The range includes clothing for men, women, babies and children; shoes, jewellery, furnishings, toys, soaps, hats, mirrors and many other sparkly things. The furthest room is a Bamboo Jungle, with displays mounted on a forest of giant bamboo stalks. The displays in the front part of the shop use cupboards in the walls which almost feel secret. Every find is an exciting discovery. It feels like the home of a very tasteful friend!
For co-founder Sarah Wearden the Saree shop is part of a very personal journey. She's always been interested in people, with a background in Anthropology and working for Oxfam. On a journey to India she saw the rich colours and sense of community as the women went to work in the fields, and she wanted to bring a bit of that to England. The Saree clothing label was born. She sold through markets and festivals, and then almost a year ago opened the shop.
It was not an easy time to start a new business! But Sarah feels it had its good side too. "You look for a new way to do business that works better." And despite the notorious Cowley Road rents she felt the place was the natural home of a Natural Living shop: it's still a community of nice independent shops, and an alternative to the chain-laden High St.
And it's not just the location which was carefully chosen. Sarah and her partner Josh Knight have thought long and hard about the ethos, the products they sell and who they support. Even the list of countries is a traveller's dream - India, China, South America, the Philippines, Australia, Brazil via the Netherlands, and of course the UK. In fact some goods come from Oxford. Sarah hasn't personally visited all these peoples, but the supply chain is short - so she will always know someone who has.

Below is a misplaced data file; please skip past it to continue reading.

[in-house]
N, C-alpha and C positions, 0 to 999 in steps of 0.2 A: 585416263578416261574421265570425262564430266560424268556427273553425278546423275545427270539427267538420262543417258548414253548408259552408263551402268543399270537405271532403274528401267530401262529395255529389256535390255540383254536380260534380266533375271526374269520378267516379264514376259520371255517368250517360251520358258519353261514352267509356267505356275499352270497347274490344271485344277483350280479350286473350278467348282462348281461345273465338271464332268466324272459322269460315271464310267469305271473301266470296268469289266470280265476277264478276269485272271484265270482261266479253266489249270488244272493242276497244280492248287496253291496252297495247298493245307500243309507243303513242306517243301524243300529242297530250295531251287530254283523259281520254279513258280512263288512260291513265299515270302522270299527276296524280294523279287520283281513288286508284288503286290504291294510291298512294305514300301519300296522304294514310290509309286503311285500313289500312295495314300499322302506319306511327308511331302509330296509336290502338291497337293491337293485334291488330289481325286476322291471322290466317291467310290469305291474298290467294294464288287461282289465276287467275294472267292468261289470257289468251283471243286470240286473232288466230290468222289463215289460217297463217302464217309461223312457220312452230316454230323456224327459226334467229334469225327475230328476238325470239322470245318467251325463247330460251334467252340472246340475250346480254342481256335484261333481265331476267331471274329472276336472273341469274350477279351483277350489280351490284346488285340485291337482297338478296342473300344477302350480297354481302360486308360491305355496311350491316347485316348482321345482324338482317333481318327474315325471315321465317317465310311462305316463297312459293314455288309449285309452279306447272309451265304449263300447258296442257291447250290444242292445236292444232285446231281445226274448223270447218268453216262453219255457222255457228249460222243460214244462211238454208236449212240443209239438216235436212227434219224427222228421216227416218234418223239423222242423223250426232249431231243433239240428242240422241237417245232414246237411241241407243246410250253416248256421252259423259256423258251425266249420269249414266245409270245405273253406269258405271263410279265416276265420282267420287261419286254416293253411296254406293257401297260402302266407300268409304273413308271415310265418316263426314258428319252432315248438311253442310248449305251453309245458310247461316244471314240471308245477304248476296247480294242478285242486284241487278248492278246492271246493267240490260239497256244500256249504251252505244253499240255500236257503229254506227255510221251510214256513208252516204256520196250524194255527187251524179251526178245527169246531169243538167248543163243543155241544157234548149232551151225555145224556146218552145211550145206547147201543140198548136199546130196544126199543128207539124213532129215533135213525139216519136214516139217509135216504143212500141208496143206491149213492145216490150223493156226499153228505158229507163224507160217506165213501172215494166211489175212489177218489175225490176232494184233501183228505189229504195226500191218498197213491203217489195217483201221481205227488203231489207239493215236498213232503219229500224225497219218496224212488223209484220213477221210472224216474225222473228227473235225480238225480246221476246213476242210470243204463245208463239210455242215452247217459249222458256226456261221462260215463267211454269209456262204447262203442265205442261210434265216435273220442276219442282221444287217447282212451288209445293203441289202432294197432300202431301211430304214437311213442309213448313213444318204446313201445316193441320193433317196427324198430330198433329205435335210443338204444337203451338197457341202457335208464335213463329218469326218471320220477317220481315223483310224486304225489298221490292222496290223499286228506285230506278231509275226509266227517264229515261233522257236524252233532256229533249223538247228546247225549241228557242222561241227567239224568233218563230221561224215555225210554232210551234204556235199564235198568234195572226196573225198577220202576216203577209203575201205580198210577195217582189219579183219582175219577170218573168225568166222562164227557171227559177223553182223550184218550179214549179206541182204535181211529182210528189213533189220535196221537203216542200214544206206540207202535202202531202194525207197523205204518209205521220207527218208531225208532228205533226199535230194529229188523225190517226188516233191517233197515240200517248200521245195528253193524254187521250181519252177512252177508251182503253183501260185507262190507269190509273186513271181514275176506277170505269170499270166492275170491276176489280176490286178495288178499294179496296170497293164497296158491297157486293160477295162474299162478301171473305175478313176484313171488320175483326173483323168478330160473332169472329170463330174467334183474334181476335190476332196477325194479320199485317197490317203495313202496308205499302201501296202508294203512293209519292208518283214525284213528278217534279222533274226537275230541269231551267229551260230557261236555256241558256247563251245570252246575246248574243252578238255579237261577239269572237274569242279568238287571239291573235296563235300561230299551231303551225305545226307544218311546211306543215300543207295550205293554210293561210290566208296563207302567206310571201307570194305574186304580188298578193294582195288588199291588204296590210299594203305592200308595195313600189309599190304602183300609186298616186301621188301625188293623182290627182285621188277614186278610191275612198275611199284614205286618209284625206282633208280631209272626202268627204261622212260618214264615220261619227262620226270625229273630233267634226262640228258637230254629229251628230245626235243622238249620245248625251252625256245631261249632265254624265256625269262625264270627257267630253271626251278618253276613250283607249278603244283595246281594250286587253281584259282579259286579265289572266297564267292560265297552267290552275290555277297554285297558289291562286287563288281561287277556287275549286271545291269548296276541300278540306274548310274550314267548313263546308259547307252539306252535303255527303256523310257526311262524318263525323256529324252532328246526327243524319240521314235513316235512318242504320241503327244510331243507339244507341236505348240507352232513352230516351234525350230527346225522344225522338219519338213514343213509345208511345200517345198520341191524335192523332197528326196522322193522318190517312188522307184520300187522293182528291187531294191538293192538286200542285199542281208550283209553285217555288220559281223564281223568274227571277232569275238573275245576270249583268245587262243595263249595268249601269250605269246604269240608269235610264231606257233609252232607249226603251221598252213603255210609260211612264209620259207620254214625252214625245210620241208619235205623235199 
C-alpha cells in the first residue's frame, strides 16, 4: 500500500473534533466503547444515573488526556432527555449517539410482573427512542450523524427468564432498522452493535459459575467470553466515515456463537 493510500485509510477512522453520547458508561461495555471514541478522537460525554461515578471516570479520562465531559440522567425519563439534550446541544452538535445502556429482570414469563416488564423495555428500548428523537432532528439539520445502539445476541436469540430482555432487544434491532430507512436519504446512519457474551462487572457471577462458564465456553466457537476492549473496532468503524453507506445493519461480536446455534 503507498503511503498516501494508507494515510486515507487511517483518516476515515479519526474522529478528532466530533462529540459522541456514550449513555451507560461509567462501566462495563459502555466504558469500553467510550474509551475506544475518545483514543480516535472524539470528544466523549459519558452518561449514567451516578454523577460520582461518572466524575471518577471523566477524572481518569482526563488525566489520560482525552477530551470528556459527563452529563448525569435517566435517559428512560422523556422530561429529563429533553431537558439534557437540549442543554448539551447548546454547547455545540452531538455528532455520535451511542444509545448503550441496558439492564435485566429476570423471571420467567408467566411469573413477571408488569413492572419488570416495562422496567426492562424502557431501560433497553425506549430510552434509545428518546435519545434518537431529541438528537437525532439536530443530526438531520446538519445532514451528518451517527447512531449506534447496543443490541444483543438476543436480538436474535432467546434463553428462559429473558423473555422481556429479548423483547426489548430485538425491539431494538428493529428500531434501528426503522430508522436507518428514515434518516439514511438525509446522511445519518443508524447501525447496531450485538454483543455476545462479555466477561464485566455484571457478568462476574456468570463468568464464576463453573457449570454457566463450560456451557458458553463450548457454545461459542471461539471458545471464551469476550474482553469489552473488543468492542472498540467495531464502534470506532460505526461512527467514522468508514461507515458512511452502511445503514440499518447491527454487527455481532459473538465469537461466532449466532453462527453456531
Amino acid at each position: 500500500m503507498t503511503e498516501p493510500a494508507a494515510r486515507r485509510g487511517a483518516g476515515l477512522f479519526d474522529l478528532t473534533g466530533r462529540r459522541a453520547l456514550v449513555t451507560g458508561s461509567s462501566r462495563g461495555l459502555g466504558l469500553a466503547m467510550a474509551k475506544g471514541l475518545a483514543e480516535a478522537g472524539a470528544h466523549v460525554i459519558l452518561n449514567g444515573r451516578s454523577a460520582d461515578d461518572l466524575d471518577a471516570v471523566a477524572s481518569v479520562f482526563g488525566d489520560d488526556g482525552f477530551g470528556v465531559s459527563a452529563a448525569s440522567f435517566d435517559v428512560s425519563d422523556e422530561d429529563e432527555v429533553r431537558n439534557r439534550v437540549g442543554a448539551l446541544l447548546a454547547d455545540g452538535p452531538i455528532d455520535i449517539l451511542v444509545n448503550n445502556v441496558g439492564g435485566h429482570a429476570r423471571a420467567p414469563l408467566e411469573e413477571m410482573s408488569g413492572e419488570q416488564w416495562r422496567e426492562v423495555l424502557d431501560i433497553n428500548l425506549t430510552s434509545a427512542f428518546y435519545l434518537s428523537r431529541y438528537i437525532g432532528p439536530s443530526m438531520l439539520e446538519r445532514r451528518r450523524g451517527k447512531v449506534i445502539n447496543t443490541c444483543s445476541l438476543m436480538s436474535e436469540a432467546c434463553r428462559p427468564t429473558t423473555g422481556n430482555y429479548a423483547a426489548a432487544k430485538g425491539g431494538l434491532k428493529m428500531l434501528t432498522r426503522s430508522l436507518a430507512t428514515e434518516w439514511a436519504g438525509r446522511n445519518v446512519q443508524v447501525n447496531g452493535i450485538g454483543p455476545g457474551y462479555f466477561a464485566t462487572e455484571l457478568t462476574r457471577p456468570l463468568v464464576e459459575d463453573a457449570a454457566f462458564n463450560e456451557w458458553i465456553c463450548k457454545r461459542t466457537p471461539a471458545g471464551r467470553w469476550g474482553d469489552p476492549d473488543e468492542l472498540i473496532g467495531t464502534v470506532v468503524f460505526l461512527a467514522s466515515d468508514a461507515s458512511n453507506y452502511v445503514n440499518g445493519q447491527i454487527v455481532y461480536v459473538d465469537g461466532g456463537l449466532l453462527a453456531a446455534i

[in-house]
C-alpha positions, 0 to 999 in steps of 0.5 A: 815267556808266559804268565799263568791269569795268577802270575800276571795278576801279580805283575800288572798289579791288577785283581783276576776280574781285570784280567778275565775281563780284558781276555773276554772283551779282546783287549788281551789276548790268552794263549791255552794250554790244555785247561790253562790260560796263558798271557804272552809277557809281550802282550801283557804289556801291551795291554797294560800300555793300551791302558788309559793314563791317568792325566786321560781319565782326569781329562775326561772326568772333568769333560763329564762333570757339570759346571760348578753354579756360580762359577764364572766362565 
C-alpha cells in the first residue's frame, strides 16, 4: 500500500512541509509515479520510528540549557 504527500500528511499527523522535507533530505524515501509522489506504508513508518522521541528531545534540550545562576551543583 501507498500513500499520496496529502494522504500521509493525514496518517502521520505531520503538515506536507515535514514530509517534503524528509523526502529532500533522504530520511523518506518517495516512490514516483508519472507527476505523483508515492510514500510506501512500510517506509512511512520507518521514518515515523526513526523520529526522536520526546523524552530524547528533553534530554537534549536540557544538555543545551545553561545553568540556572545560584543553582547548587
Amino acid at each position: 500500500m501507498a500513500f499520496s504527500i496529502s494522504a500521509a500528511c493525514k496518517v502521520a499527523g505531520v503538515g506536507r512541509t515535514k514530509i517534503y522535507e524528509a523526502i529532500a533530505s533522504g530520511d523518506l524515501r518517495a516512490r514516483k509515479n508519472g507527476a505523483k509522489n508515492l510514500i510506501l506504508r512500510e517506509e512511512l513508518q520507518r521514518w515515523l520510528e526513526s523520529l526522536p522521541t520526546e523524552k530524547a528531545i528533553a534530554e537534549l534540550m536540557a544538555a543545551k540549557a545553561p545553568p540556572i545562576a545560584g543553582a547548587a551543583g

The people who benefit are similarly diverse: single mothers in Peru, refugees in India, turtles who are in danger from plastic waste in the sea, Nepalese children stolen for Indian circuses and street children in Brazil. Ethical trading is particularly good for women's co-ops in parts of the world where women don't usually run businesses. I asked Sarah how she managed not to become drained by all the suffering in the world. "I try to allow myself to be touched but not overwhelmed. These are the positive stories grown out of the awful situations. We give information about the charities, and we don't say 'Buy this and change the world!', but it's about choice, choosing to empower rather than enslave".
Saree doesn't moralise. It's not a shop which wears its message on its sleeve, just on its inside label. Sarah's right - shopping won't save the planet, but by making the right choices you can be part of a good thing. It can be so easy to be outfaced by the dilemma of ethical choices, and stand bewildered in the supermarket trying to choose between Organic, Fairtrade, local, British, low airmiles, small family producers. The truth is that there isn't one solution, but lots of people are trying to find answers. So for the cotton industry, Fairtrade is a big step forward. For shoes there doesn't seem to be a Fairtrade model yet, but an Ethical stamp means that the workers in the factories are treated better while the environment isn't being damaged with dyes.
As shops like Saree prove there is a market for these things the range gets bigger. Menswear, children's clothing and vegan shoes are seeing a big increase. More designers are becoming interested in the ethics behind the textiles, and so the look of fairtrade and ethical clothes is becoming much more diverse. Monkey Genes are now making jeans in Derbyshire, from UK Soil Association organic cotton. They're just jeans, but better. As Sarah says, "Clothes made with love feel different".
In the end, though, it's the beautiful products which sell themselves. With Christmas already hovering just over the horizon Saree's a good place to get to know. And you'll probably find something for your own Christmas list with while you're shopping for someone else!